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Mark Arum
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Mark Arum

Mark Arum

Mark Arum

Weeknights 10p - Midnight

Mark has been a member of Channel 2 Action News' Triple Team Traffic since August of 1997. In addition to anchoring Channel 2's traffic coverage, he also lends his voice to traffic reports on 95.5 FM/AM750 NewsTalk WSB. He also handles traffic reports during morning drive on B98.5 FM.

Mark writes a weekly traffic column in the Atlanta Journal Constitution every Monday in the Metro Section.

Mark formerly hosted both the pre and post game show on the Atlanta Braves and Atlanta Hawks Radio Networks.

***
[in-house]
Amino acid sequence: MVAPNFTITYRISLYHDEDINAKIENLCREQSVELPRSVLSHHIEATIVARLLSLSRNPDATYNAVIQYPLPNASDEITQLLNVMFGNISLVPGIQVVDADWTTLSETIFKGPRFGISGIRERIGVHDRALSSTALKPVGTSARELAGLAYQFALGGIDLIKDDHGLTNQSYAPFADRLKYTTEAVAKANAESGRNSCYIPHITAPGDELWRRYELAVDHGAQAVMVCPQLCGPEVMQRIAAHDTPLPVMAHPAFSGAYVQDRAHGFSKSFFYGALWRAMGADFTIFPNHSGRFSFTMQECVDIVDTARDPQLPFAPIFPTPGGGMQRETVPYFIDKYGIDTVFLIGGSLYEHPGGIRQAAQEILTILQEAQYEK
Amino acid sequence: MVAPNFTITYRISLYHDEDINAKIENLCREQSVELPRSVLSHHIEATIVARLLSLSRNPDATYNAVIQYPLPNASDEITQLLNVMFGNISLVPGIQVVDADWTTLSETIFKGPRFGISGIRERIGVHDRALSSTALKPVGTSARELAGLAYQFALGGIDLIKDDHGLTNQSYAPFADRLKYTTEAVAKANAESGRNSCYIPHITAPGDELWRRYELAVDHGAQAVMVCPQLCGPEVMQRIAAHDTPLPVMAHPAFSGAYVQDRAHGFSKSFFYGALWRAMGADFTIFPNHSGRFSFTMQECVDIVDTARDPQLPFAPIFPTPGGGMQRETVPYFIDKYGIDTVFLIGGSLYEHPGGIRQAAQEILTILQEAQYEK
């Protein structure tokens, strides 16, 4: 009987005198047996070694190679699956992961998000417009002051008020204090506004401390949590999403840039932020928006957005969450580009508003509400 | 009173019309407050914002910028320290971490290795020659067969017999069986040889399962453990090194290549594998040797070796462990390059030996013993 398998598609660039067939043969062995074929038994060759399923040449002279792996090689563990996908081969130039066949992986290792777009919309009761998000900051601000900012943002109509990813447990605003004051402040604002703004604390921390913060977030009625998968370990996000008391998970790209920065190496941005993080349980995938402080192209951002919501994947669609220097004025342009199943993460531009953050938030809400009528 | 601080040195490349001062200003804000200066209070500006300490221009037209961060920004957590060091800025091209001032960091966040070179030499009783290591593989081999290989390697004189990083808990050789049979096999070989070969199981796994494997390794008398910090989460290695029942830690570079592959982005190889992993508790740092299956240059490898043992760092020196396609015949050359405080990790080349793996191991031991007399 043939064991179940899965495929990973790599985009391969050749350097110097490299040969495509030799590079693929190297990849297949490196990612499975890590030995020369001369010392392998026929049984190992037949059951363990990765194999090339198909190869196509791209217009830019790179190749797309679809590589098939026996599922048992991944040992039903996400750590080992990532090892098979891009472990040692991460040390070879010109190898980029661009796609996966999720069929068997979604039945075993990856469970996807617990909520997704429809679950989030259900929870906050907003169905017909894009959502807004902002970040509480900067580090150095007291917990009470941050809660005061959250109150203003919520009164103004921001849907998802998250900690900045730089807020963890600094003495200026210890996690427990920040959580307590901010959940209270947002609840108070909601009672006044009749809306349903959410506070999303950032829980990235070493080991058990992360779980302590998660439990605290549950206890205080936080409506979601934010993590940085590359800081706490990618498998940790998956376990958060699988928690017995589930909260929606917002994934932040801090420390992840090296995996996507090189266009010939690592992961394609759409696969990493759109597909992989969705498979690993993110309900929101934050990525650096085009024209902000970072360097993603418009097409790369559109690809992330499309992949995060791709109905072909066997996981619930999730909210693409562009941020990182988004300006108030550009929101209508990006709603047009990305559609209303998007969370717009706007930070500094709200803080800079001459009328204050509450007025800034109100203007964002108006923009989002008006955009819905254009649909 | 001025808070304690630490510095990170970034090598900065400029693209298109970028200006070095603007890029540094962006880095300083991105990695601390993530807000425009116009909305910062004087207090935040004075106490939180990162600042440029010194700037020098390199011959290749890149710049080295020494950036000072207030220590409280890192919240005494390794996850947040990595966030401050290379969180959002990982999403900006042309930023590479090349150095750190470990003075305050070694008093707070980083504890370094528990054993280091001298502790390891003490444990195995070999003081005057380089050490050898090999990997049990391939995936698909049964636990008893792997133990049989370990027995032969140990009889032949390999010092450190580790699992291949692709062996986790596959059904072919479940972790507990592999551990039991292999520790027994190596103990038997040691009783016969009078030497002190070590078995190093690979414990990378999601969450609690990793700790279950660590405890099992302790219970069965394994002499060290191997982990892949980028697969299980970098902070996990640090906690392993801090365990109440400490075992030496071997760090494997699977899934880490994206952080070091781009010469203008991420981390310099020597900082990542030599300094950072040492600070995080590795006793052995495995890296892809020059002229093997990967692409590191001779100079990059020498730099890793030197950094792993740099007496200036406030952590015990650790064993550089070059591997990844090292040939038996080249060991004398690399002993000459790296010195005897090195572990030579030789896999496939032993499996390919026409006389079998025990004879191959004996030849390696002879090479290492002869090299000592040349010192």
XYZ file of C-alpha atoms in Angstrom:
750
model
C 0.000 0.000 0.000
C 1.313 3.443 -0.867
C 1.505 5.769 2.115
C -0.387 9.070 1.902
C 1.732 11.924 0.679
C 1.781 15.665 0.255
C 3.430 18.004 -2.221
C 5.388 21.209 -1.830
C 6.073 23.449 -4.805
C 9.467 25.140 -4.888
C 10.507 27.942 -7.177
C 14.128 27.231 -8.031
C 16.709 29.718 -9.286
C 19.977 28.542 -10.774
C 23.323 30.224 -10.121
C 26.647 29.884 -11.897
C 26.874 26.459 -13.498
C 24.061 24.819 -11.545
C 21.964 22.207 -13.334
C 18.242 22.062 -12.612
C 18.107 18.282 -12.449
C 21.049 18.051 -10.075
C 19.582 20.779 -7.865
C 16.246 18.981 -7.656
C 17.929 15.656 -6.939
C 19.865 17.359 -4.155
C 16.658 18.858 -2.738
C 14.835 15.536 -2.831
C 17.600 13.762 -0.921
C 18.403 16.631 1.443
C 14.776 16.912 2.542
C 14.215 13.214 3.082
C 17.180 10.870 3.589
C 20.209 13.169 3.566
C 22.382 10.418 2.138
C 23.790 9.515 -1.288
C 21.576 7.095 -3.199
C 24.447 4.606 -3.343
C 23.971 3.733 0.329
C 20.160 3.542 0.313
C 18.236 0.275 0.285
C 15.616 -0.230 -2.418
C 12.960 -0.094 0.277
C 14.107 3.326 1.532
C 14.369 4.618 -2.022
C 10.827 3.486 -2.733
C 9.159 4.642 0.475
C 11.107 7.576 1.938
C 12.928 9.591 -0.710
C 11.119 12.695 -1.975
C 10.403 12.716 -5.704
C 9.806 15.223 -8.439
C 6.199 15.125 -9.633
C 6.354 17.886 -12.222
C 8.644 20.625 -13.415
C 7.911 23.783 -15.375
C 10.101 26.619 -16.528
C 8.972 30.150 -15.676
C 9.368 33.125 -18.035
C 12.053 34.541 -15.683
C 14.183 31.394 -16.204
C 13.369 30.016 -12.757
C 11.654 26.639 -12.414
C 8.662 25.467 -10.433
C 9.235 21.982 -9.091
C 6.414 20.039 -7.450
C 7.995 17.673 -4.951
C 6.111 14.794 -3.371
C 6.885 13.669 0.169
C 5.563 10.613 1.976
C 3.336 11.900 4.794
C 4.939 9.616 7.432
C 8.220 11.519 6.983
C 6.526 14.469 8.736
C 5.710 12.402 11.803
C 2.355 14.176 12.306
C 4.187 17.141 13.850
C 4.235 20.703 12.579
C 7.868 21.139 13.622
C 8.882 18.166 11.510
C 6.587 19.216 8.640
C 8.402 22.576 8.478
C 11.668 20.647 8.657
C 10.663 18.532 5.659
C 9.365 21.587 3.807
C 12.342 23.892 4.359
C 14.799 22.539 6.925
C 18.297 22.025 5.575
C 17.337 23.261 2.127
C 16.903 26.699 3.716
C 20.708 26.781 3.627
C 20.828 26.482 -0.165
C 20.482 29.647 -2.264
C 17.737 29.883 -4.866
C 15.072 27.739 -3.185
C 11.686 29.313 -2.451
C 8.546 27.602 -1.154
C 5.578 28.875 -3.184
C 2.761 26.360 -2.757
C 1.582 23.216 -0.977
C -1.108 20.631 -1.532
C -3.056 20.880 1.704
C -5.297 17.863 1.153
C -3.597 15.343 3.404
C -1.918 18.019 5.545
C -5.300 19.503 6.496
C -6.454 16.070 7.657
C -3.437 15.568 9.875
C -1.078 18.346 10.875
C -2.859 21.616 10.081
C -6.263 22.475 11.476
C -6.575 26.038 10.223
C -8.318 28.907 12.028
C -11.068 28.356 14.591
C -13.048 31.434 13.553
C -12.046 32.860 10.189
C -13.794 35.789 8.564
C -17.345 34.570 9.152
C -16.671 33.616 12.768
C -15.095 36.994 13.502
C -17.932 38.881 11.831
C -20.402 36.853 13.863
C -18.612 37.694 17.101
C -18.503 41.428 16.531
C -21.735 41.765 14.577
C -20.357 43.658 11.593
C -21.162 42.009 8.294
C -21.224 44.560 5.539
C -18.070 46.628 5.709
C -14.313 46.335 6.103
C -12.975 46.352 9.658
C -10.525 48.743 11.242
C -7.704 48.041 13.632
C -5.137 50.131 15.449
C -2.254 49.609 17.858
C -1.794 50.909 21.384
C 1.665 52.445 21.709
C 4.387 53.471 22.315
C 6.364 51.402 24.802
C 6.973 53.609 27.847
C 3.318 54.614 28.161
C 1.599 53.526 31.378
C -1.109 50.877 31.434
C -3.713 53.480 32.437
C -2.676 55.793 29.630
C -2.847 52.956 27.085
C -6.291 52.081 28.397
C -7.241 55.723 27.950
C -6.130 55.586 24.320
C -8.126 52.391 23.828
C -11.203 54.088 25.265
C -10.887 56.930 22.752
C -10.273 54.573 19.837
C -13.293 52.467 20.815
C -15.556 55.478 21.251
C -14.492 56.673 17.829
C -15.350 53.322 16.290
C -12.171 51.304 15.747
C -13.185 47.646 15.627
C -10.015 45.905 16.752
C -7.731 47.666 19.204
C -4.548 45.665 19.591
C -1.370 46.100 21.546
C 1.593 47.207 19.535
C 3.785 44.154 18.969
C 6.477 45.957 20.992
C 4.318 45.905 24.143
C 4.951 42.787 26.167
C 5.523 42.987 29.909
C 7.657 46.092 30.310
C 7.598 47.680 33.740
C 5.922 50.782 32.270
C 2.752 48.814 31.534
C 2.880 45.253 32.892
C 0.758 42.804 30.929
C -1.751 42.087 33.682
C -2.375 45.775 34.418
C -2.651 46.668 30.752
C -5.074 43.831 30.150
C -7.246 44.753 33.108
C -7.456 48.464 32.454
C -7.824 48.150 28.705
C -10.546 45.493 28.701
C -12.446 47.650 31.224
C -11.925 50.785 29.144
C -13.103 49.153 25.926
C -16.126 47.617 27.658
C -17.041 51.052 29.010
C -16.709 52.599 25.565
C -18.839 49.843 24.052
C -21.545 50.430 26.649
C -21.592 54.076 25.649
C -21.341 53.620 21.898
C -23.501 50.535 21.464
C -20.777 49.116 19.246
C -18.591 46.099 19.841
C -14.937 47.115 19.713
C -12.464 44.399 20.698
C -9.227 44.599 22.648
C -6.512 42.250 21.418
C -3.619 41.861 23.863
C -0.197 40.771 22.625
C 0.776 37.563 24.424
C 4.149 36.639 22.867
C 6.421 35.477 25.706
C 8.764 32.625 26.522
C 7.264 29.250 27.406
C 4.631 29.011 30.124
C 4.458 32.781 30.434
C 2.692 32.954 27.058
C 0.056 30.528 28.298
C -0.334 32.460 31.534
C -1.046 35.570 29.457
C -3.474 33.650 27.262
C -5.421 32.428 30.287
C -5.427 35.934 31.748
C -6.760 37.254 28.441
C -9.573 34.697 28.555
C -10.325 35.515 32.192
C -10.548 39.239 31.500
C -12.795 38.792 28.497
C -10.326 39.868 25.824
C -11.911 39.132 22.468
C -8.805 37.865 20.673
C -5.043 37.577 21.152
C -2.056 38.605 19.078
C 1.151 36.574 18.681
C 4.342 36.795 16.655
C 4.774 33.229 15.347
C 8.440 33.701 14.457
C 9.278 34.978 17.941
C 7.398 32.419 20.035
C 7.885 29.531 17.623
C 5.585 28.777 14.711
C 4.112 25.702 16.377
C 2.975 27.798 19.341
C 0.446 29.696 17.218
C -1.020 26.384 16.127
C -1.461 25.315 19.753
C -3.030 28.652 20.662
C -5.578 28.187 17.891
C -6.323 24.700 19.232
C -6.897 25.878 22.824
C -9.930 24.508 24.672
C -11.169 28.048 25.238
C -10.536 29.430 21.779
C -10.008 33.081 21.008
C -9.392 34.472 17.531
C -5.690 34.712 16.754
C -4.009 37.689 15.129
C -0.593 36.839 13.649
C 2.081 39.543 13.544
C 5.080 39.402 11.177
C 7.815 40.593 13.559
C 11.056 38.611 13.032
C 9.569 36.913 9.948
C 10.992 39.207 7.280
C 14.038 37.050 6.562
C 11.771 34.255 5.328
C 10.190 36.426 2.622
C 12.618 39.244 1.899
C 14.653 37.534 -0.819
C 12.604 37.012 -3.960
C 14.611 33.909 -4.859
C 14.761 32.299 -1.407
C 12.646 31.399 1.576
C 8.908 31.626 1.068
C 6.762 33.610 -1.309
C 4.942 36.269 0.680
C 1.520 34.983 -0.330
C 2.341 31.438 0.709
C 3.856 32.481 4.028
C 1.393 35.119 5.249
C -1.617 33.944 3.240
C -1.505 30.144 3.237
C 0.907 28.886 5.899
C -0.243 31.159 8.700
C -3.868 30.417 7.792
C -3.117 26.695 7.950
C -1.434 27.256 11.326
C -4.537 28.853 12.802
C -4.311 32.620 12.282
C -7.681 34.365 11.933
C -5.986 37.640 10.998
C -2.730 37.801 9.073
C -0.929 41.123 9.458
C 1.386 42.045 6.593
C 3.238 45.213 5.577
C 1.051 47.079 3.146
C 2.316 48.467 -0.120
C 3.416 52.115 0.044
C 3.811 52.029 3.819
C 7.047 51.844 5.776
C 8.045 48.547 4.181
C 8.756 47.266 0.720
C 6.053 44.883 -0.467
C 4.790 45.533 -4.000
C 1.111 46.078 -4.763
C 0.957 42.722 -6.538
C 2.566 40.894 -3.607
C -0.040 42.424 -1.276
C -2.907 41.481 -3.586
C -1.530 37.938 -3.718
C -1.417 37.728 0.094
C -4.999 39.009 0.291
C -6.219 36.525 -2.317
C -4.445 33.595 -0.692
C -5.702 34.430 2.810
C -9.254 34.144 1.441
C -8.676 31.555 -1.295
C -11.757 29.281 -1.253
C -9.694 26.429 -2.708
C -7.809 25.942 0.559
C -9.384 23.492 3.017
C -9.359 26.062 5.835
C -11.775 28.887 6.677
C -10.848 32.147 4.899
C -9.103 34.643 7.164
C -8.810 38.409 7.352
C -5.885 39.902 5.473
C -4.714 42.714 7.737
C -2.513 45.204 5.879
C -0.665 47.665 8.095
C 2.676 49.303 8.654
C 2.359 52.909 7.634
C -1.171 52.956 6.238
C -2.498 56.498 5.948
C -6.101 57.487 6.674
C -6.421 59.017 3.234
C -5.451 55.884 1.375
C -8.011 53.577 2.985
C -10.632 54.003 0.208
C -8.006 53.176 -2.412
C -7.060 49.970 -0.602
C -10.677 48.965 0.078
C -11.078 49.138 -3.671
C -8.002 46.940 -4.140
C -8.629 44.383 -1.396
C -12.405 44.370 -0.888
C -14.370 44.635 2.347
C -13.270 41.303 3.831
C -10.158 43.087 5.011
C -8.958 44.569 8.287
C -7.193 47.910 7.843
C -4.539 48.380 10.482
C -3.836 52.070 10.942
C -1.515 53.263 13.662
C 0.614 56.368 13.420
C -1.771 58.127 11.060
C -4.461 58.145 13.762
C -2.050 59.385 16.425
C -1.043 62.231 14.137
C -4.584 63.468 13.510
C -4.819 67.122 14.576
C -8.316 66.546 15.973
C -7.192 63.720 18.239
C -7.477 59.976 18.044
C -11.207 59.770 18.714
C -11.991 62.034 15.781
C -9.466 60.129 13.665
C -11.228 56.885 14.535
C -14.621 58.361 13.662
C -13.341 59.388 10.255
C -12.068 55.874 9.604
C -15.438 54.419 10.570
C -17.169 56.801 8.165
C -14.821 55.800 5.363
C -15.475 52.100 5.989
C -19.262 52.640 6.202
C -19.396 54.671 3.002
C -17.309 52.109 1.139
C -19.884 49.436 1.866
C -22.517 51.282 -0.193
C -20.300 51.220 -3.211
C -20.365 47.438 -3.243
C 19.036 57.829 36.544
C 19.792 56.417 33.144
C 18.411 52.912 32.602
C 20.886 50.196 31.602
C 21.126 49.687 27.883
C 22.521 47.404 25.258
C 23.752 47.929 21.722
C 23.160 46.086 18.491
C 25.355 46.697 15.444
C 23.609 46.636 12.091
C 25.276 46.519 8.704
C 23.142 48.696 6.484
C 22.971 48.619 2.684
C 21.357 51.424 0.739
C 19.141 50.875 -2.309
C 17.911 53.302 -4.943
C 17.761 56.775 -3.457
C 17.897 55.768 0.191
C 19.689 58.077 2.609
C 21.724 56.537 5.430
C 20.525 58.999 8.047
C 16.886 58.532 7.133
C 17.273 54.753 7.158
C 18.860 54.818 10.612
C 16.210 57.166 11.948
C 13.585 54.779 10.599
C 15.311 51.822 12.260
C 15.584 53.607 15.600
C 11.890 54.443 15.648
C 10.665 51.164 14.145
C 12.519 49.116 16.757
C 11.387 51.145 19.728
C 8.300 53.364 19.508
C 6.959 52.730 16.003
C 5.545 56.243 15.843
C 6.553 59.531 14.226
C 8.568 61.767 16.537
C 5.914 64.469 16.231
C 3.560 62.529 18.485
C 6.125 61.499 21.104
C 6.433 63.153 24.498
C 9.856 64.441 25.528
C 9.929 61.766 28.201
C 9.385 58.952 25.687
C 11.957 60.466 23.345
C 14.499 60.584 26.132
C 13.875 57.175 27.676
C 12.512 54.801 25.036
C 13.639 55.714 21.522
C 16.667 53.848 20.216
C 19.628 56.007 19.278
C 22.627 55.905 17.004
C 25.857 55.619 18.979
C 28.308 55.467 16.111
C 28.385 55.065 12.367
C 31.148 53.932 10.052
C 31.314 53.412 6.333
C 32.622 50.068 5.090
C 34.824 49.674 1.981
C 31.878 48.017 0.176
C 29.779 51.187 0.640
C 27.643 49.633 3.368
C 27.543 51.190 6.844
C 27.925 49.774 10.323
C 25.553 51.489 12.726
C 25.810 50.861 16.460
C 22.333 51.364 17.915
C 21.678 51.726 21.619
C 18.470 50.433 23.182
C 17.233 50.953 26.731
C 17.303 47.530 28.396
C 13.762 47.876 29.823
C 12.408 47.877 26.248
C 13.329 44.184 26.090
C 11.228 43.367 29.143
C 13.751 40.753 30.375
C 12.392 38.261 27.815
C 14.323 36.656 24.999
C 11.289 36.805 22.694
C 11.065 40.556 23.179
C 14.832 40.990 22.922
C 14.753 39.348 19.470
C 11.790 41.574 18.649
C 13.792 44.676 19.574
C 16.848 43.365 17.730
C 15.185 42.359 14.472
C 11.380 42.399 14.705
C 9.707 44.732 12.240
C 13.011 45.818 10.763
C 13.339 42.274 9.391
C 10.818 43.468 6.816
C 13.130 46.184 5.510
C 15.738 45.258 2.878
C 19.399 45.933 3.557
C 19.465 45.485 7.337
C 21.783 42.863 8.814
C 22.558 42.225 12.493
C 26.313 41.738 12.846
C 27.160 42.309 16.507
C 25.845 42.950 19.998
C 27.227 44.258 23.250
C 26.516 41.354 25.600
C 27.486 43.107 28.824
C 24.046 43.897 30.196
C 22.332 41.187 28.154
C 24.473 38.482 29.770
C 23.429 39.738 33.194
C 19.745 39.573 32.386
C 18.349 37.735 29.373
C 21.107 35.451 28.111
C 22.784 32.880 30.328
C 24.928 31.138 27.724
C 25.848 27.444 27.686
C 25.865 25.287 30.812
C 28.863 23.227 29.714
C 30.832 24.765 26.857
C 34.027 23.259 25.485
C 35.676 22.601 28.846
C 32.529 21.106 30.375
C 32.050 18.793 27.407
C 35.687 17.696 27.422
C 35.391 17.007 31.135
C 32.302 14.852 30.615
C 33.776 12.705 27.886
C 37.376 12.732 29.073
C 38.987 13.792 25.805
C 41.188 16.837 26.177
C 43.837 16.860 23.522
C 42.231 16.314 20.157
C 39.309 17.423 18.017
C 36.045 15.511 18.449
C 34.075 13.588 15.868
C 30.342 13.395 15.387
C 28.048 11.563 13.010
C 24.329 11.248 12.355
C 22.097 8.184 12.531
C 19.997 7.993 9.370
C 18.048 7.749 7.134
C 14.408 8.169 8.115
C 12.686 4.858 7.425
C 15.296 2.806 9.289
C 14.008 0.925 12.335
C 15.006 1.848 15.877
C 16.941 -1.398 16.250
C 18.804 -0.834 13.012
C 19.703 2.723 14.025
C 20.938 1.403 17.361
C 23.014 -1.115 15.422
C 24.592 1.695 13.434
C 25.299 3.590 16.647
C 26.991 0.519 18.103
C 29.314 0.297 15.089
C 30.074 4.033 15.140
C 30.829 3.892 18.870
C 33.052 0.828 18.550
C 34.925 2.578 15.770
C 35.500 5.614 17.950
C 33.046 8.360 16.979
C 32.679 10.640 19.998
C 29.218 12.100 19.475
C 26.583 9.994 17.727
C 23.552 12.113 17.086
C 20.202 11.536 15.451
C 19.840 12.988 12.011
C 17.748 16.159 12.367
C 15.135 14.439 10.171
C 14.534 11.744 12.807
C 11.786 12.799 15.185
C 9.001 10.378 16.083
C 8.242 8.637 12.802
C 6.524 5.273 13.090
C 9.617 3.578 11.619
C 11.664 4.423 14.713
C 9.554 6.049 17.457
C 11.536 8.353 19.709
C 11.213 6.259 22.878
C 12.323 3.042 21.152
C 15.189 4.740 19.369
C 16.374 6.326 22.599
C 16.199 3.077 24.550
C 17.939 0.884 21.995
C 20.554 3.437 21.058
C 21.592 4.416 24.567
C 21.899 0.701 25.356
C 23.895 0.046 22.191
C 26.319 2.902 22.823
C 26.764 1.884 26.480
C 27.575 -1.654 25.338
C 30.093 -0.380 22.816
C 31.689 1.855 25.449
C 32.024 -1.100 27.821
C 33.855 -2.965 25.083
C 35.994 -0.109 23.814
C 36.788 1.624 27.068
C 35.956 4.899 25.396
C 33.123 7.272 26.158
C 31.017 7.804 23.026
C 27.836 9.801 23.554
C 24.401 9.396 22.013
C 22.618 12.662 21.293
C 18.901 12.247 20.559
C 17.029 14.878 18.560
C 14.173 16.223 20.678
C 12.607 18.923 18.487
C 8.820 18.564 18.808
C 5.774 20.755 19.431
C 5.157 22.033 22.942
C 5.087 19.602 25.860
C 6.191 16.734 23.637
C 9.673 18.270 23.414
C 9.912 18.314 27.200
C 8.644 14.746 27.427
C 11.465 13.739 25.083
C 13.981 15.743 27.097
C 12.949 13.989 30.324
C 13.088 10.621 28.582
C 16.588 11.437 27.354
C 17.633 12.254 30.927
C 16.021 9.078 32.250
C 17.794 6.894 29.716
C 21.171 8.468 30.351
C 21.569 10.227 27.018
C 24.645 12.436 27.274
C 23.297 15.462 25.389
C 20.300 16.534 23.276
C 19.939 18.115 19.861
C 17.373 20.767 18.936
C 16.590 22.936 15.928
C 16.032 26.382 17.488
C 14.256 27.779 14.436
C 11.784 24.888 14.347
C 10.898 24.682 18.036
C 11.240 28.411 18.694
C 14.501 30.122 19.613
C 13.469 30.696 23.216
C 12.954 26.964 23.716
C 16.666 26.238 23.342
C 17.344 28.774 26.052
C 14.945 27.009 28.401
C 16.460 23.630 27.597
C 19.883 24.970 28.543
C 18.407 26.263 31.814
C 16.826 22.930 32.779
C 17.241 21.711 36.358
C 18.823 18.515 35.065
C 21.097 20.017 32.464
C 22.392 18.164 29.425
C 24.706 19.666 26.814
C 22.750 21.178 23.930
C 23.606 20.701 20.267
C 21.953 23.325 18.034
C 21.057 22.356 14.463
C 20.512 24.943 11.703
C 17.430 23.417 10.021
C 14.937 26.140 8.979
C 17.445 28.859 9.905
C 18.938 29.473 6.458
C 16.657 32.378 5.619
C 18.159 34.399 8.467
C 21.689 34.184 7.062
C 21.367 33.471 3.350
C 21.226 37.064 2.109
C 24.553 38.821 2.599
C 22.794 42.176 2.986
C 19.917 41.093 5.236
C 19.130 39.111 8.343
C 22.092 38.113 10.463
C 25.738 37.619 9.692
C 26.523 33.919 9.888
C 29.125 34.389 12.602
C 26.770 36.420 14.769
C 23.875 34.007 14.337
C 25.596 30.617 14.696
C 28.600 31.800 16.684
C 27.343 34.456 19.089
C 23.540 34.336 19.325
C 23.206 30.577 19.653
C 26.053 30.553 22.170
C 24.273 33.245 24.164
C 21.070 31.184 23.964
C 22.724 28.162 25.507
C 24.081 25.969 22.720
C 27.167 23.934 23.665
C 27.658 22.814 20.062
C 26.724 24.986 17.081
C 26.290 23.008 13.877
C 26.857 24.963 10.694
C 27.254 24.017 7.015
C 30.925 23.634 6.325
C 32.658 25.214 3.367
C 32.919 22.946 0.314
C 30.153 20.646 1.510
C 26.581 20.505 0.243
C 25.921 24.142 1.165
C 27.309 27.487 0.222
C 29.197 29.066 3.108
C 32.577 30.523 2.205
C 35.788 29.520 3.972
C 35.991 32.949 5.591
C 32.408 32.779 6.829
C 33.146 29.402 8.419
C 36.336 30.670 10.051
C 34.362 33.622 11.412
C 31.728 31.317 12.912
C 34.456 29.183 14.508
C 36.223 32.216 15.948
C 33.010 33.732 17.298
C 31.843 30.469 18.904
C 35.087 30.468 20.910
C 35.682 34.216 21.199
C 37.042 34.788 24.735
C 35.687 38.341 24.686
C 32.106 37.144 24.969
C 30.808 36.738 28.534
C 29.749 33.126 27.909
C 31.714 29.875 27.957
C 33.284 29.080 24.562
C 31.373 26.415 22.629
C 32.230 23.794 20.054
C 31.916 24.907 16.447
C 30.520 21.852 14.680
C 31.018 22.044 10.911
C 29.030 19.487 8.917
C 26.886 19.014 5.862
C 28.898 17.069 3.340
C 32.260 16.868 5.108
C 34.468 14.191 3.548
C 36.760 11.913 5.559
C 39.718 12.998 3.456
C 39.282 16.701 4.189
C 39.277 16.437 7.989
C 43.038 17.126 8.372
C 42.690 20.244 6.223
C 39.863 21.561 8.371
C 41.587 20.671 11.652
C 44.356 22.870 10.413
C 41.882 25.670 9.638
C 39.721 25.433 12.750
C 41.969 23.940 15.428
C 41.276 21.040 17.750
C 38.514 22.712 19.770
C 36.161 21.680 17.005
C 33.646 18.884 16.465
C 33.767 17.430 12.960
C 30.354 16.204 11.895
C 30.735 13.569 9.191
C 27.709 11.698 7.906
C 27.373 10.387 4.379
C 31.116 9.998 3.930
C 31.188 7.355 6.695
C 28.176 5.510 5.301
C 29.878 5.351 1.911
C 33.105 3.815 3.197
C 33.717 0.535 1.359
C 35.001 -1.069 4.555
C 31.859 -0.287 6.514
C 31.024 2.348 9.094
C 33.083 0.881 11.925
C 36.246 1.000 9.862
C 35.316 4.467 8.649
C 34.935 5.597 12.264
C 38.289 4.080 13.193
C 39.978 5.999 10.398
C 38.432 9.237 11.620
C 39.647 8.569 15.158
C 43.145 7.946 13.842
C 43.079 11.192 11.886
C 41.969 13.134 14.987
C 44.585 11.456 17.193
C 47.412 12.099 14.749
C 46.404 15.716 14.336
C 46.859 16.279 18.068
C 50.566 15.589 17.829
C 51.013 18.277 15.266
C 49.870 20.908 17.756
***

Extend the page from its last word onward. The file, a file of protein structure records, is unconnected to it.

Previously he worked as a sports writer in New York and Connecticut for eight years, covering professional and collegiate sports before moving to Atlanta.

Mark graduated from Marist College in New York with a degree in journalism and public relations in 1996 and has appeared on CNN, MSNBC, ABC Nightly News and Inside Edition.

Mark is sports nut and enjoys playing poker, baseball and basketball. In his spare time he dabbles in improv and stand-up comedy.

He lives in Atlanta with his wife Lauren and their two dogs Boscoe and Deuce.

Call the show! 404.872.0750 or 1.800.972.8255

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News